What with the holidays, hellish trade shows, and hellacious hangovers, the reader mail has been piling up in my Cringeville inbox, so I thought I might clear it out and start fresh for the new year. You guys had a lot to say on a wide range of topics, including new iPhones and old tech marriages.
[ Get the first word on what the important tech news really means with the InfoWorld Tech Watch blog. | For a humorous take on the tech industry's shenanigans, subscribe to Robert X. Cringely's Notes from the Underground newsletter. ]
In my recent post "Verizon iPhone: Stop me if you've heard this one before," I asked whether users would prefer a dumb phone that just makes calls to a smart one that does everything but. R. P., a senior engineer at a major defense contractor, responded thusly:
I am so thrilled by your column which recognizes that for many of us the prime function of the cell phone is talking! With the proliferation of smartphones and broadband apps geared for kids, the number of dropped calls has increased dramatically. Furthermore, is there any reason why I shouldn't be able to hear what callers are telling me on my cell phone as well as I can on a landline?
Hey guys, don't forget the fundamentals. We're not all socially challenged geeks who would rather text than talk.
True that, or as my Twitter-obsessed readers might say:
RT @ifw_cringely: Hey guys dnt 4get fundmentls. we R not all socially chllnged #geeks who'd rather txt thn tlk #texting http://bit.ly/bJRDCY
(I got a lot of interesting responses to that particular column and will post more of them at a later date, so stay tuned.)
Cringe reader (and amateur copy editor) MZ had this to say about my post on "The 10 dumbest tech moves of 2010":
I enjoyed your piece on the 10 worst tech moments, but wanted to let you know in your No. 5 entry that the word should be "judgment," not "judgement." It's a very common mistake which I'm sure you'd want to fix.
Actually, while "judgment" is the preferred spelling, both are acceptable. It's (ahem) a judgement call. And speaking of grammar, it should be "that I'm sure you'd want to fix," unless you're speaking British English, which InfoWorld doesn't.
Regular correspondent G.W. managed to stomach my geeky bastardization of Dr. Seuss's "The Grinch Who Stole Christmas," but notes a minor discrepancy:
You apologized to Theodore Geisel, but what about a footnote for Smokey Robinson and the Miracles? "Sadder than sad" comes from their song "The Tears of a Clown."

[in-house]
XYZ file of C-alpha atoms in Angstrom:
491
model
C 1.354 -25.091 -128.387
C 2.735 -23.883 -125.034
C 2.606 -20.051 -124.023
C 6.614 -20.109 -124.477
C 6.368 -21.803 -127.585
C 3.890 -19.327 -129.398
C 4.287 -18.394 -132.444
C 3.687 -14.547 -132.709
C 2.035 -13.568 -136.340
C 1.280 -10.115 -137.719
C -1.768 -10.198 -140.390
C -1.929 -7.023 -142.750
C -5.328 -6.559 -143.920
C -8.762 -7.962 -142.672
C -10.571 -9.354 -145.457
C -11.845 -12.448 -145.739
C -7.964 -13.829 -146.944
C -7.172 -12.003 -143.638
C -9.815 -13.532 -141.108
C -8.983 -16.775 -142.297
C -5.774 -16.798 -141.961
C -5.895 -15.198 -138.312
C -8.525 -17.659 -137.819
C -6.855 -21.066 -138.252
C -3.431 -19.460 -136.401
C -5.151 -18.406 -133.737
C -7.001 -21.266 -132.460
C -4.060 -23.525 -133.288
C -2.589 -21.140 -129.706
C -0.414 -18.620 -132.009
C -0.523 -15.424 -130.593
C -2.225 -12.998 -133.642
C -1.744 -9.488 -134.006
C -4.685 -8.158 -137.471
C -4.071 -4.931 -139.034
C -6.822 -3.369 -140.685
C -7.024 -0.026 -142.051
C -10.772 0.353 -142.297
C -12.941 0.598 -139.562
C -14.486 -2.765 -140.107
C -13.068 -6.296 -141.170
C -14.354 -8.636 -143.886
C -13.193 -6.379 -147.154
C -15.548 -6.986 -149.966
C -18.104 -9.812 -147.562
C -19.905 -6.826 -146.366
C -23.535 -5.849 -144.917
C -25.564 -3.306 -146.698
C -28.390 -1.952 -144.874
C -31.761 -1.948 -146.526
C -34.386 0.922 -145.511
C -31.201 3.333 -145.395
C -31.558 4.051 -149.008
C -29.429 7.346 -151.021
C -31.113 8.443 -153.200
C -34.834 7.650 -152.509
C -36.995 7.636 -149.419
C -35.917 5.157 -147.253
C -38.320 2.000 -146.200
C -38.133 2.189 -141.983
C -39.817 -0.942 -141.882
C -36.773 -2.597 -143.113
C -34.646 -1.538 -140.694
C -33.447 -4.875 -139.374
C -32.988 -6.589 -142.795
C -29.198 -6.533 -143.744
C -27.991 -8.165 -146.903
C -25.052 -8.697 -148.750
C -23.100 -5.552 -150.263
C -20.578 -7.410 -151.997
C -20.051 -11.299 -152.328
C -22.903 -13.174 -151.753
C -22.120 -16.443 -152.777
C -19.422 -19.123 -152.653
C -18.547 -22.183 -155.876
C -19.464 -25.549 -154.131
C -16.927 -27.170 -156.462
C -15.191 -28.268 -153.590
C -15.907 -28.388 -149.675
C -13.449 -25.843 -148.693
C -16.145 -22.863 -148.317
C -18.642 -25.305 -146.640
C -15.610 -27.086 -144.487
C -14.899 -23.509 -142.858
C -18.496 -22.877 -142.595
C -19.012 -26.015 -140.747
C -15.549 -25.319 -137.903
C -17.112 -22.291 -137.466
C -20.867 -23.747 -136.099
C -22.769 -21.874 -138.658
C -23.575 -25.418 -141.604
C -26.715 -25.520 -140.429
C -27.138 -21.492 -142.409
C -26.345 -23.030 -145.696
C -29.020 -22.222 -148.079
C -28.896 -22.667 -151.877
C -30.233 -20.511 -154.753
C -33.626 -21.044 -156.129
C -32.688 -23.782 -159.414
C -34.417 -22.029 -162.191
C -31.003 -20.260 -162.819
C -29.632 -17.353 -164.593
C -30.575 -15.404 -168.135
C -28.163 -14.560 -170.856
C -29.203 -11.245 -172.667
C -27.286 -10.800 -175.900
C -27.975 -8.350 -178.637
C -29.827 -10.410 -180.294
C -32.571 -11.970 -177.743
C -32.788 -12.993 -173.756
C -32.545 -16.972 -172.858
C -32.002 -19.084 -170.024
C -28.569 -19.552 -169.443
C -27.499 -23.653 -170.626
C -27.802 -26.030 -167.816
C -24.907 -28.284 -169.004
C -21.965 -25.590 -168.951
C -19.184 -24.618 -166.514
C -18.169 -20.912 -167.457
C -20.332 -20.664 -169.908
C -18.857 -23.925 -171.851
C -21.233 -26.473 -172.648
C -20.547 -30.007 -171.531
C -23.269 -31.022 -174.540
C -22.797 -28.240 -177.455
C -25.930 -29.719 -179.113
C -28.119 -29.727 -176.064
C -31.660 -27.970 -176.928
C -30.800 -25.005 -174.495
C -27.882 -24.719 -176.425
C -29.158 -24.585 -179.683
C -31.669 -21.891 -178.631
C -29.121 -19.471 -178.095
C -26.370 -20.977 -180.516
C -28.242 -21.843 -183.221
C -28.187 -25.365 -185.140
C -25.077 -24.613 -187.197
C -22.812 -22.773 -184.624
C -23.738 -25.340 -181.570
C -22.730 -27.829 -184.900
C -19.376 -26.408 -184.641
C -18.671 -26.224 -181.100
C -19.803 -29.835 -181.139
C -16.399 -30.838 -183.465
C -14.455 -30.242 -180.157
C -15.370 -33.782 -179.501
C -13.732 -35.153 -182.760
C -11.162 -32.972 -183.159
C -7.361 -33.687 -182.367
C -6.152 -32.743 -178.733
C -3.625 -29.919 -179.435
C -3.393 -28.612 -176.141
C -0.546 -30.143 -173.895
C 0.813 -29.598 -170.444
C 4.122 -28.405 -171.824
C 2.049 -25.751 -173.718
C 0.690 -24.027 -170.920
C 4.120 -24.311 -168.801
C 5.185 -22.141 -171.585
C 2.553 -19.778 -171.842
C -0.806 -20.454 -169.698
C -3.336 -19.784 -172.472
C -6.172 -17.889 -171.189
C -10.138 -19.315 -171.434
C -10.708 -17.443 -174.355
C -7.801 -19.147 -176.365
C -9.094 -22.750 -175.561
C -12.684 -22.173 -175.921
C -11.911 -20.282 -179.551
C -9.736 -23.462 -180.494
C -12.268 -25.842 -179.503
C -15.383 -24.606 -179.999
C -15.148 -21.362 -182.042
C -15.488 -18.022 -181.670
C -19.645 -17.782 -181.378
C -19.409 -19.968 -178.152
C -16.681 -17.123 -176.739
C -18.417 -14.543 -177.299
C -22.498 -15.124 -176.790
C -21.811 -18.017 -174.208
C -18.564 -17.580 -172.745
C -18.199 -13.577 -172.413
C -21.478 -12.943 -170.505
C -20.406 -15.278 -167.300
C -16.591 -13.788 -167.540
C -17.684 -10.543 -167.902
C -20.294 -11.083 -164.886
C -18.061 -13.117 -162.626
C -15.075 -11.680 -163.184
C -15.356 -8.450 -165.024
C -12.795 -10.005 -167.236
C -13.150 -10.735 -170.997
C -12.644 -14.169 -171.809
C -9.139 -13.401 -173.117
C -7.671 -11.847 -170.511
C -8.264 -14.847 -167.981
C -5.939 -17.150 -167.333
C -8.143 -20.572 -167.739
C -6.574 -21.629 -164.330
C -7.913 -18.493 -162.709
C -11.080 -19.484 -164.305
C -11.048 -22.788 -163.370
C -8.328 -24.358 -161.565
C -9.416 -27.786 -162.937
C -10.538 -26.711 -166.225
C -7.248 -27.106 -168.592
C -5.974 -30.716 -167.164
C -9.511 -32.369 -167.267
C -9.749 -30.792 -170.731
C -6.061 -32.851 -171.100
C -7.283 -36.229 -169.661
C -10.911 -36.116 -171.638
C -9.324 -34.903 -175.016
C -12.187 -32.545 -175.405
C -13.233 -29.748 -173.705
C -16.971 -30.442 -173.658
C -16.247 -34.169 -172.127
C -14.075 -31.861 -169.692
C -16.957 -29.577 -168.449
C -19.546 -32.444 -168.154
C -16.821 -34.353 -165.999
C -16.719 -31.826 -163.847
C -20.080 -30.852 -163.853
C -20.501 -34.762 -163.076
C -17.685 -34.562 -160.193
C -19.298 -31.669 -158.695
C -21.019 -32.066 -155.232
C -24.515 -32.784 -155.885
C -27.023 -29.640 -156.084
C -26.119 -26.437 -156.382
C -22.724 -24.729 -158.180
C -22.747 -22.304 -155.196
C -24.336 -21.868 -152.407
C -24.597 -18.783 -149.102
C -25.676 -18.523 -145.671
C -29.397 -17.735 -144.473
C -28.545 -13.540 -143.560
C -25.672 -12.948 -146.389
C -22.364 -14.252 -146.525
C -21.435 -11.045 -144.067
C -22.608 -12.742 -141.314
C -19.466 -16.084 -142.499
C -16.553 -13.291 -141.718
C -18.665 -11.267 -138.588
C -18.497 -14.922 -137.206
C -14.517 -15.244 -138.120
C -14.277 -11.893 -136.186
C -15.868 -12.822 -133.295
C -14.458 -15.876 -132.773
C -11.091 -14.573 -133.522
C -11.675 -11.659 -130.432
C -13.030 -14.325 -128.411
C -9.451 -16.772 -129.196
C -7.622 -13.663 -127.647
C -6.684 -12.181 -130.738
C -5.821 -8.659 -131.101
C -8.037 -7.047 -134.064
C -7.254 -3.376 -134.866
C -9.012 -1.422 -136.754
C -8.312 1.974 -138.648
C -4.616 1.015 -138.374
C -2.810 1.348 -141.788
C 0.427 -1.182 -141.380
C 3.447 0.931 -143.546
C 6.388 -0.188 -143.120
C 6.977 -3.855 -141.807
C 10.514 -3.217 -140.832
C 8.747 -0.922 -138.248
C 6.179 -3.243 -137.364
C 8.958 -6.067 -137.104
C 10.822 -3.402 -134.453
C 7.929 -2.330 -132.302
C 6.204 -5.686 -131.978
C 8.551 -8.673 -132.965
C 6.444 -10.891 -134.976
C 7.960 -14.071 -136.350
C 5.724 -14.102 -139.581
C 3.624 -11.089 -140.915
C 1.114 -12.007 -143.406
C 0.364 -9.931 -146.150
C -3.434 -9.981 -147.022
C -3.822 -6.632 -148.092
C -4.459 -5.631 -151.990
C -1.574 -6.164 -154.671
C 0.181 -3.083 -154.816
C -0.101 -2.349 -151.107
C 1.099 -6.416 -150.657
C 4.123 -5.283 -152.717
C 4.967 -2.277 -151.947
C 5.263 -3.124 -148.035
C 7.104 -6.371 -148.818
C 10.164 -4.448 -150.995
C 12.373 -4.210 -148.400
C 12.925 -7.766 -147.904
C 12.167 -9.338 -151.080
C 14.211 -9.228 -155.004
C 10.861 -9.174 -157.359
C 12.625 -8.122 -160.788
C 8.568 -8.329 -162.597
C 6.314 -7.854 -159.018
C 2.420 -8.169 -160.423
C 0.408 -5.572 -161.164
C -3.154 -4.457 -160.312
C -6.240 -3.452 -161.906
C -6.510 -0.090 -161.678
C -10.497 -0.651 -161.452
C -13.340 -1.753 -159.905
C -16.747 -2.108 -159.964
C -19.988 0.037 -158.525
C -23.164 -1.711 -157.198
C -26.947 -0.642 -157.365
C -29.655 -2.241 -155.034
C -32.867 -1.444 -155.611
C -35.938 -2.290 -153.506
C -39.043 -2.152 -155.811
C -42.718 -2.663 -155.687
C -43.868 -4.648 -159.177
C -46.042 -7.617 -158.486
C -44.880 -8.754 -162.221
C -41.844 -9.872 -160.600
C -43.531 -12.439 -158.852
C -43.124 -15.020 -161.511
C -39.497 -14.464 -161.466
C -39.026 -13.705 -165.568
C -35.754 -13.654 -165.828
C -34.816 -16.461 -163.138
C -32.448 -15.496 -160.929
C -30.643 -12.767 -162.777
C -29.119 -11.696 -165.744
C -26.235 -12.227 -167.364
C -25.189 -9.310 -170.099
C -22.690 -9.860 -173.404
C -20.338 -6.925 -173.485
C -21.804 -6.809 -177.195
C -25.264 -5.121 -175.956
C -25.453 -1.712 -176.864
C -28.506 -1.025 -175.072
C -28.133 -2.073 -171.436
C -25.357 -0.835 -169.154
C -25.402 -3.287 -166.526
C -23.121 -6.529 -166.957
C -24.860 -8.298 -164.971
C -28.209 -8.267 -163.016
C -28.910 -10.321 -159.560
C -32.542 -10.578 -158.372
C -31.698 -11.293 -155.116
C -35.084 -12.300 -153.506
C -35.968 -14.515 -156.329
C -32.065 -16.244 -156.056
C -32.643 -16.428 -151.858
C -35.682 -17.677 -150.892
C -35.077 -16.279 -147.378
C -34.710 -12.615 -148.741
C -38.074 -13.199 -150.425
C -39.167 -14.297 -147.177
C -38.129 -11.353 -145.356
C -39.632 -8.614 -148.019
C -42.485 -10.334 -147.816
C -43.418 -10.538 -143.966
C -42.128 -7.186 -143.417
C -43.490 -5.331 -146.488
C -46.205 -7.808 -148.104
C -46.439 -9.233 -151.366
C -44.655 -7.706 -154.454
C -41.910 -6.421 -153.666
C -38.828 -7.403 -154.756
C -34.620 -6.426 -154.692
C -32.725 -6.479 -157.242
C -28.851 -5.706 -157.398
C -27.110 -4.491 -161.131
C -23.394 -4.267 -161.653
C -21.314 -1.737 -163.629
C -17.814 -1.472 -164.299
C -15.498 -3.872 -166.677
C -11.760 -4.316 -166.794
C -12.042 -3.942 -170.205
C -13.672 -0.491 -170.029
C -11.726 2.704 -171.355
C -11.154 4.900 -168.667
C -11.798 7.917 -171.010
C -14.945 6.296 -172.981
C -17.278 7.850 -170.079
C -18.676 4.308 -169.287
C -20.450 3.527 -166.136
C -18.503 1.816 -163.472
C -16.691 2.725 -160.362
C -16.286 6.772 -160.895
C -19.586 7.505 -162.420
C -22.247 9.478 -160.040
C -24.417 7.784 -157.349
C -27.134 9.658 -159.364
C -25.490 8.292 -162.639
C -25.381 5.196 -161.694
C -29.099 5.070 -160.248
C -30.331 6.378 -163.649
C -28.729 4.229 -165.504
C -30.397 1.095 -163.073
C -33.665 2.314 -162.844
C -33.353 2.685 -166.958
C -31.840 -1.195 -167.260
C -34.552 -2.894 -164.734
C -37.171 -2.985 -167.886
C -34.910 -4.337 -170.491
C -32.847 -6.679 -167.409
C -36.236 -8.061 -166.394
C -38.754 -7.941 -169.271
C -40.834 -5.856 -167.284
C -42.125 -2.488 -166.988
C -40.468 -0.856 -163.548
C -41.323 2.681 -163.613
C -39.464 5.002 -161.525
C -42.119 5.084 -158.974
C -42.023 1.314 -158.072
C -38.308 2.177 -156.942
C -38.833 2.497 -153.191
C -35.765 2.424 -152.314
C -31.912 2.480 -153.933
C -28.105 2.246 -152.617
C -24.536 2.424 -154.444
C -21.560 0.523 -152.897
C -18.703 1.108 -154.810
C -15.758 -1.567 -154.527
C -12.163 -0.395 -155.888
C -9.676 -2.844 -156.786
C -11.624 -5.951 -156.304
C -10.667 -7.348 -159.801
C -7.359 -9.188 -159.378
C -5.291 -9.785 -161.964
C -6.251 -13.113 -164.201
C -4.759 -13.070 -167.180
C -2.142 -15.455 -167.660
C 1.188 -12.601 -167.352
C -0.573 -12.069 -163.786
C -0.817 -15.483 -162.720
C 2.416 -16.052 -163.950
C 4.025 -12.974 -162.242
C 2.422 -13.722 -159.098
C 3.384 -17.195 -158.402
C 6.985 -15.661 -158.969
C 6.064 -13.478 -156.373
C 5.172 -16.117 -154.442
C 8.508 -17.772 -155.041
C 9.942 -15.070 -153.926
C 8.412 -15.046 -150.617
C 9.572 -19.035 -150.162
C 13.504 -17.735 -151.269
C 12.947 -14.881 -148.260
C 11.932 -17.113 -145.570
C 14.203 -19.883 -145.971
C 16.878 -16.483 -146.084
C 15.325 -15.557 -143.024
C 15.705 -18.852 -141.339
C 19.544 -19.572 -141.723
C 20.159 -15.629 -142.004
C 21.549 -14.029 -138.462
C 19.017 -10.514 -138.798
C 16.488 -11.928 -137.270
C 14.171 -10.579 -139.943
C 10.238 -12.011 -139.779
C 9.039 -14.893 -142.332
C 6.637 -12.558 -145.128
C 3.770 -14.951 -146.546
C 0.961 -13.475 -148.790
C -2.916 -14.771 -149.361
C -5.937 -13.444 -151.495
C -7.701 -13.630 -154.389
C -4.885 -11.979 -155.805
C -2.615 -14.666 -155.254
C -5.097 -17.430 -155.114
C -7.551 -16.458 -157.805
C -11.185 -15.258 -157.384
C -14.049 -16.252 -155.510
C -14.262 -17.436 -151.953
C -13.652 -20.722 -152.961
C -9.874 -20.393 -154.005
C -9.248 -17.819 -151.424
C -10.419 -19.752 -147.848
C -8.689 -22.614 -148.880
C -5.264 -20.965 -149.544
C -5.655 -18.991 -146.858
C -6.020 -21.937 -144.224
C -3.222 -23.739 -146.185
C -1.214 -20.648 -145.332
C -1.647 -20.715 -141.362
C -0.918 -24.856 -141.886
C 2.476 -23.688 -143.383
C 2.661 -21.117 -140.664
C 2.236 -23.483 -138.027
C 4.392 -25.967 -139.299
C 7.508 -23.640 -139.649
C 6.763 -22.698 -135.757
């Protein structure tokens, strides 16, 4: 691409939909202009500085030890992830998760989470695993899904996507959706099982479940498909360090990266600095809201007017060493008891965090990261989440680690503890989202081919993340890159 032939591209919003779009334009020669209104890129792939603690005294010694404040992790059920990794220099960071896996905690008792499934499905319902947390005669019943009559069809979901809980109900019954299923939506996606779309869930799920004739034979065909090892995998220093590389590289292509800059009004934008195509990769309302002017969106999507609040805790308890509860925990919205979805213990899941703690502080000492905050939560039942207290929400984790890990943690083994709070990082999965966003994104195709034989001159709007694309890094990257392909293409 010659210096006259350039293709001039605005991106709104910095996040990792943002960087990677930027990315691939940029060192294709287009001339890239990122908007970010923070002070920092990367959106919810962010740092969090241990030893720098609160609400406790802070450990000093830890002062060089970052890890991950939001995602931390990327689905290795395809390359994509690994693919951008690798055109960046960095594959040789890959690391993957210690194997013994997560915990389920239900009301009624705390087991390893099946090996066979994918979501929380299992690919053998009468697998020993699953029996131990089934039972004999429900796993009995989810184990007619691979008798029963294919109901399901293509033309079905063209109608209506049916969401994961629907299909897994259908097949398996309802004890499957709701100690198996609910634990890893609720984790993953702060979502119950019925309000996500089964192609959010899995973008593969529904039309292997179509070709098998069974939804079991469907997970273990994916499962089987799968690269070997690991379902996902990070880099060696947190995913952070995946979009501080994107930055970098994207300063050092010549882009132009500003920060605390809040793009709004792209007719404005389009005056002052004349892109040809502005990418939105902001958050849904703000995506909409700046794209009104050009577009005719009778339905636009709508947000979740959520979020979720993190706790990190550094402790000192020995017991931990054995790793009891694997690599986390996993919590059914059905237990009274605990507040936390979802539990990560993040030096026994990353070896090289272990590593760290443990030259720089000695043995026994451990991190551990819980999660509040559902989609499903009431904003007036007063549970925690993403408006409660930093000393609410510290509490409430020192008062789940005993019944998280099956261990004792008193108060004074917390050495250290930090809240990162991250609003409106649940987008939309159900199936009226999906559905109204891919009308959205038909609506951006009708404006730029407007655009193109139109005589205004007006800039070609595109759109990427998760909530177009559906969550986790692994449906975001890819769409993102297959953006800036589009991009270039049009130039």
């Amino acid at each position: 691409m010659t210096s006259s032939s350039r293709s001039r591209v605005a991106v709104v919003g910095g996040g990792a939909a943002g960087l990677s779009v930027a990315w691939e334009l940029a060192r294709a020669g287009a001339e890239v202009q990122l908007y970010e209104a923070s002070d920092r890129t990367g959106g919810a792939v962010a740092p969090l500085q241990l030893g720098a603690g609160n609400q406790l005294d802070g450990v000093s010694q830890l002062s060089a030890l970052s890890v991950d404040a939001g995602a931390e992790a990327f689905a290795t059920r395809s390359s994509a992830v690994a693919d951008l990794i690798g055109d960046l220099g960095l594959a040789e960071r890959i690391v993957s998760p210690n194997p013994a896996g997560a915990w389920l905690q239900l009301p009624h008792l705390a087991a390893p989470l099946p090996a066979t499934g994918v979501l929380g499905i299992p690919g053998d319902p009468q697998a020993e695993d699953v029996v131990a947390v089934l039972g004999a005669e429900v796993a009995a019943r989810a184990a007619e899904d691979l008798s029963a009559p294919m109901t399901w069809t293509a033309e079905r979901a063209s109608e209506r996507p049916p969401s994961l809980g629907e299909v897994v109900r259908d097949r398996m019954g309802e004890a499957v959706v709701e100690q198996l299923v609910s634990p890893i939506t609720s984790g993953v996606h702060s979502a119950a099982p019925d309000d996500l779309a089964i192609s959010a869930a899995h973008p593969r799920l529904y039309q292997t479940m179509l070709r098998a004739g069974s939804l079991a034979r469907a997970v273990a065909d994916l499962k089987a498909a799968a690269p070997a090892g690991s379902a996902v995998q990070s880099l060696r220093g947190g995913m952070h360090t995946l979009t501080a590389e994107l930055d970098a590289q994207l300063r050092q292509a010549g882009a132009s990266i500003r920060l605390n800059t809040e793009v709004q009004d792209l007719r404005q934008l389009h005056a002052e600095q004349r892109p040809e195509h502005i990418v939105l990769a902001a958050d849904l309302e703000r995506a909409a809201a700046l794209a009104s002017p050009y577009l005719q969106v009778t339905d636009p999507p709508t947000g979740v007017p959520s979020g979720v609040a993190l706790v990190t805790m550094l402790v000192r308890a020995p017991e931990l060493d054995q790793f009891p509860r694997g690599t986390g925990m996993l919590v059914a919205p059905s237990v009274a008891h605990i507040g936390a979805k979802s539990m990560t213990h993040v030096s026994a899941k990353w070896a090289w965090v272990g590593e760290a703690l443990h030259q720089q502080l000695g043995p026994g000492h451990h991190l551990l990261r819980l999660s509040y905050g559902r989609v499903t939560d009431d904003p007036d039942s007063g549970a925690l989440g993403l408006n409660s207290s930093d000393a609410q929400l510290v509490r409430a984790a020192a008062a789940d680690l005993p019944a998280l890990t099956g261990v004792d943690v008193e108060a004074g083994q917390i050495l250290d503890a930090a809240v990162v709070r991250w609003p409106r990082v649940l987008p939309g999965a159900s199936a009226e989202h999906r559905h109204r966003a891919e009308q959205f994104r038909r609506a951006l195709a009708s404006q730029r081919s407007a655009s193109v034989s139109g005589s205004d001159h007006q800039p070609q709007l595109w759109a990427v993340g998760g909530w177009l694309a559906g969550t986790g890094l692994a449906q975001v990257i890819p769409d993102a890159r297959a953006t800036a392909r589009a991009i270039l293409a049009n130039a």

In the words of the immortal Smokey, I second that emotion (even if you don't feel like giving me a lifetime of devotion).
Responding to my post asking whether the Microsoft-Intel marriage was finally kaput, Cringe fan and longtime software developer J.S. writes:
I moved away from Wintel when I was conned by the "Vista Capable/Ready" laptop scam. I discovered a whole new world out there. I cannot say that moving to the Linux platform was easy. Shaking off Intel wasn't so hard. AMD had always been my first choice.
You just get the feeling that Microsoft is circling the drain in slow motion. Maybe if Ballmer goes, they might find a new direction. But I cannot see Mr. Ego leave anytime soon.
Meanwhile, reader A.Z. reaches cranks up the Wayback Machine to correct a misstatement I made about Nvidia announcing the first non-Intel-architecture chip to run Windows:
Am I the only one to remember Windows NT 3.x, available (if not widely used) on PowerPC, MIPS, and DEC Alpha CPUs (as well as i386)? I remember reading speculation that NT on non-Intel workstations might become widely used as graphics and publishing workstations, running Windows versions of Photoshop, PageMaker, etc.
I should also point out that Windows CE has run on ARM devices for many years (though "run" might not be the most accurate verb in that instance). I guess that makes me wrong twice.
Another error: In "2010: The year Google fell to earth," I mistakenly stated that Google's attempts to purchase flight search engine vendor ITA software are "opposed by everyone in the online travel biz who isn't Google." Apparently that's not true; among Google's allies in that fight are Orbitz and Priceline. (Thanks to reader A.C. for catching that one.)
Finally, disgruntled reader S.K. has this to say in response to my "12 tech predictions for 2011": "You will self-combust and relieve all readers of your inane thoughts!"
I think that one may actually come true.
Got kudos, complaints, or corrections? Lay em on me, I can take it. Post yours below or via email: email@example.com.
This article, "The Verizon iPhone, Microsoft, Intel, and Google kick off 2011" was originally published at InfoWorld.com. Track the crazy twists and turns of the tech industry with Robert X. Cringeley's Notes from the Field blog, and subscribe to Cringely's Notes from the Underground newsletter. For the latest developments in business technology news, follow InfoWorld.com on Twitter.
This story, "The Verizon iPhone, Microsoft, Intel, and Google Kick Off 2011" was originally published by InfoWorld.